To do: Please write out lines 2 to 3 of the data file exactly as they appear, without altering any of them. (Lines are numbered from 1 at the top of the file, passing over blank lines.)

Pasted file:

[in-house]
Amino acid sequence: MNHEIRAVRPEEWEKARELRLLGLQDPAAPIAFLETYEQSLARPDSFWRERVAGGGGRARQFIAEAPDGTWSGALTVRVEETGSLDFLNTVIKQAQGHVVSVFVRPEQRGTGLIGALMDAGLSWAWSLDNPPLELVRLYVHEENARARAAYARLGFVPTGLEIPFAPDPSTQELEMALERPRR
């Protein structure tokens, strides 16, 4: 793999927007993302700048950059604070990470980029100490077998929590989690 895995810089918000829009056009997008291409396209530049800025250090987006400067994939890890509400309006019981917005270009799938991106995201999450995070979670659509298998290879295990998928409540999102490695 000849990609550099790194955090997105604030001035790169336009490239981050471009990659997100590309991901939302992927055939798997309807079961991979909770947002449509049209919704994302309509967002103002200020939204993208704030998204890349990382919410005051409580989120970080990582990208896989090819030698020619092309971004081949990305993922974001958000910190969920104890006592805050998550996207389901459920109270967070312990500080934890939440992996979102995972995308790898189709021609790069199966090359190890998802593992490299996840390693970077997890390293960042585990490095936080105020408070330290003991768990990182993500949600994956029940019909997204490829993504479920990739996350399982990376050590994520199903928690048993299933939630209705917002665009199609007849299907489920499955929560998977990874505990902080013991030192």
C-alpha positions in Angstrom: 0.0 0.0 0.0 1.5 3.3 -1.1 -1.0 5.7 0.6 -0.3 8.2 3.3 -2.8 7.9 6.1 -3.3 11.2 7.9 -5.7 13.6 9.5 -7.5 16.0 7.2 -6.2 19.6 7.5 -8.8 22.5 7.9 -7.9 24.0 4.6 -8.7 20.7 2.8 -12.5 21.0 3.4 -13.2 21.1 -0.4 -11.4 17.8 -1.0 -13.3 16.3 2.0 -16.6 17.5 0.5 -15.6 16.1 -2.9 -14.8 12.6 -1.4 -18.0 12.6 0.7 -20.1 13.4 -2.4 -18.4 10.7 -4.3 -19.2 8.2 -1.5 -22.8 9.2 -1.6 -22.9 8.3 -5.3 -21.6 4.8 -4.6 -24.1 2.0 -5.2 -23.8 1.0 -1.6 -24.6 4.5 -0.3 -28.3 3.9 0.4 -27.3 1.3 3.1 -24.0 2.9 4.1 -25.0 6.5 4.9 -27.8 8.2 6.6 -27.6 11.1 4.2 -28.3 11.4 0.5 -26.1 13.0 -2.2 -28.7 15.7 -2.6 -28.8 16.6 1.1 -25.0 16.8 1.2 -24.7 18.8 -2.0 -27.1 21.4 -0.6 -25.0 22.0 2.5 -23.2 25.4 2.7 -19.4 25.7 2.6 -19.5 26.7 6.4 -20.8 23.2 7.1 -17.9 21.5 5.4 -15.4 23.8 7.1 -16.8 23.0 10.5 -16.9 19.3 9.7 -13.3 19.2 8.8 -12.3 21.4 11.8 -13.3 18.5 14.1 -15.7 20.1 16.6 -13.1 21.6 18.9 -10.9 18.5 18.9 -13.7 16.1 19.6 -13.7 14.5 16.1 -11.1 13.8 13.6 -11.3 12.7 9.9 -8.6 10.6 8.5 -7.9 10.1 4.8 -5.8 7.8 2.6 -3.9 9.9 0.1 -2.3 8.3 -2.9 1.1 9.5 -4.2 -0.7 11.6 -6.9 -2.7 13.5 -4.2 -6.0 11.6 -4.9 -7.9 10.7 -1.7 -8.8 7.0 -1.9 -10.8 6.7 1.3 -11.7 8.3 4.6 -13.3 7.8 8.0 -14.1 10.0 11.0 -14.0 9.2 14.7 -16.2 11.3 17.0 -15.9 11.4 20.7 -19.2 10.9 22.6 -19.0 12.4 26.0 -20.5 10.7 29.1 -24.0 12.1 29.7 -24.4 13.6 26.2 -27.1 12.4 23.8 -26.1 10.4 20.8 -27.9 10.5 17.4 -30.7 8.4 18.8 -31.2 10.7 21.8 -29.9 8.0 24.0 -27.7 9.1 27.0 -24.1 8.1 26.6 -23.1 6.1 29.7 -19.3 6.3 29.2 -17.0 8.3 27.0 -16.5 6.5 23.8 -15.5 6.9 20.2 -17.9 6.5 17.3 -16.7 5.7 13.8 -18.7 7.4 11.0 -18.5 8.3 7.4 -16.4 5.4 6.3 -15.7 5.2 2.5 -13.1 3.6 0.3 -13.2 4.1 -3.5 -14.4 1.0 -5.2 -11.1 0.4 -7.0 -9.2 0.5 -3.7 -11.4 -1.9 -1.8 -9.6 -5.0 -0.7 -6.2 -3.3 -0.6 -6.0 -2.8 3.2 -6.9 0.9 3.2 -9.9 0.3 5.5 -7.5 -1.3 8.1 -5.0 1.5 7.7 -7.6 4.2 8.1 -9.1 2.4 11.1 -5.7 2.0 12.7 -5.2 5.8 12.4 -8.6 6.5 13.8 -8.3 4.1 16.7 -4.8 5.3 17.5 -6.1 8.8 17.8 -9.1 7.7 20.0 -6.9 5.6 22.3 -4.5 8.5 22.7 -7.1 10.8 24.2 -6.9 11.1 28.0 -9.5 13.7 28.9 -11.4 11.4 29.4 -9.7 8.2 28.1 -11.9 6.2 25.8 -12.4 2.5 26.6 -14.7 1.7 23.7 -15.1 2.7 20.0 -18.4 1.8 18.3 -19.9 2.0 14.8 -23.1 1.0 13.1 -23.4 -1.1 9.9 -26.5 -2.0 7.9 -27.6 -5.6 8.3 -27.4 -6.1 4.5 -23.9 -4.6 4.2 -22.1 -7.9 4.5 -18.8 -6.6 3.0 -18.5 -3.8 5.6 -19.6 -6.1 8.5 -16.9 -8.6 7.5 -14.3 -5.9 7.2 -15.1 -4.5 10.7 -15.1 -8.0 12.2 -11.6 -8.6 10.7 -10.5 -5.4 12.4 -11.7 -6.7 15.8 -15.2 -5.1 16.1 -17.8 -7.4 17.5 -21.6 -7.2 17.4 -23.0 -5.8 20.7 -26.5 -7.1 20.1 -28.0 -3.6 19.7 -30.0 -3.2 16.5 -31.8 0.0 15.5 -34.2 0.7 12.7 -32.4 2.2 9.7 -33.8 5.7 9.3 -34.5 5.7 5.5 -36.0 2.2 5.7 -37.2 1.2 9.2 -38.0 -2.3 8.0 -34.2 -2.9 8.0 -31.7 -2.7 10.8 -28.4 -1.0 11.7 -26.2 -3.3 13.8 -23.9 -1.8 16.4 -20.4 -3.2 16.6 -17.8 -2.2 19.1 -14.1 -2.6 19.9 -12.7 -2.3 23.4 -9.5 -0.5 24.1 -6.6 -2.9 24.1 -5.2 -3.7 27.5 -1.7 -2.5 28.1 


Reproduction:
Amino acid sequence: MNHEIRAVRPEEWEKARELRLLGLQDPAAPIAFLETYEQSLARPDSFWRERVAGGGGRARQFIAEAPDGTWSGALTVRVEETGSLDFLNTVIKQAQGHVVSVFVRPEQRGTGLIGALMDAGLSWAWSLDNPPLELVRLYVHEENARARAAYARLGFVPTGLEIPFAPDPSTQELEMALERPRR
């Protein structure tokens, strides 16, 4: 793999927007993302700048950059604070990470980029100490077998929590989690 895995810089918000829009056009997008291409396209530049800025250090987006400067994939890890509400309006019981917005270009799938991106995201999450995070979670659509298998290879295990998928409540999102490695 000849990609550099790194955090997105604030001035790169336009490239981050471009990659997100590309991901939302992927055939798997309807079961991979909770947002449509049209919704994302309509967002103002200020939204993208704030998204890349990382919410005051409580989120970080990582990208896989090819030698020619092309971004081949990305993922974001958000910190969920104890006592805050998550996207389901459920109270967070312990500080934890939440992996979102995972995308790898189709021609790069199966090359190890998802593992490299996840390693970077997890390293960042585990490095936080105020408070330290003991768990990182993500949600994956029940019909997204490829993504479920990739996350399982990376050590994520199903928690048993299933939630209705917002665009199609007849299907489920499955929560998977990874505990902080013991030192």